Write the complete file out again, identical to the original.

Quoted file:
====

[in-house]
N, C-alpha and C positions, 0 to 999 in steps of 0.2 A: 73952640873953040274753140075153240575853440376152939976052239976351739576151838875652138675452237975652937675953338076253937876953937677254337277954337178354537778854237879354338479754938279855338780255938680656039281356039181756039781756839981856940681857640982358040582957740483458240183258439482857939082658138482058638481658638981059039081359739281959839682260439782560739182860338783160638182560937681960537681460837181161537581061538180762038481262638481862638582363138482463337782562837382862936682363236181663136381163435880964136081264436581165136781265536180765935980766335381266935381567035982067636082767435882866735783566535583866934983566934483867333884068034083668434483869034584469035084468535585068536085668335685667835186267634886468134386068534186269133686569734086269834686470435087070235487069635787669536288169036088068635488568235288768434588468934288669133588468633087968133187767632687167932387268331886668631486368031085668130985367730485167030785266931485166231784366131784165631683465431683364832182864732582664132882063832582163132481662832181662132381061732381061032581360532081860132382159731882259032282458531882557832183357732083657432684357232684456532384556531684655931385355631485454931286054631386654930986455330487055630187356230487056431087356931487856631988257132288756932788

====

[in-house]
N, C-alpha and C positions, 0 to 999 in steps of 0.2 A: 73952640873953040274753140075153240575853440376152939976052239976351739576151838875652138675452237975652937675953338076253937876953937677254337277954337178354537778854237879354338479754938279855338780255938680656039281356039181756039781756839981856940681857640982358040582957740483458240183258439482857939082658138482058638481658638981059039081359739281959839682260439782560739182860338783160638182560937681960537681460837181161537581061538180762038481262638481862638582363138482463337782562837382862936682363236181663136381163435880964136081264436581165136781265536180765935980766335381266935381567035982067636082767435882866735783566535583866934983566934483867333884068034083668434483869034584469035084468535585068536085668335685667835186267634886468134386068534186269133686569734086269834686470435087070235487069635787669536288169036088068635488568235288768434588468934288669133588468633087968133187767632687167932387268331886668631486368031085668130985367730485167030785266931485166231784366131784165631683465431683364832182864732582664132882063832582163132481662832181662132381061732381061032581360532081860132382159731882259032282458531882557832183357732083657432684357232684456532384556531684655931385355631485454931286054631386654930986455330487055630187356230487056431087356931487856631988257132288756932788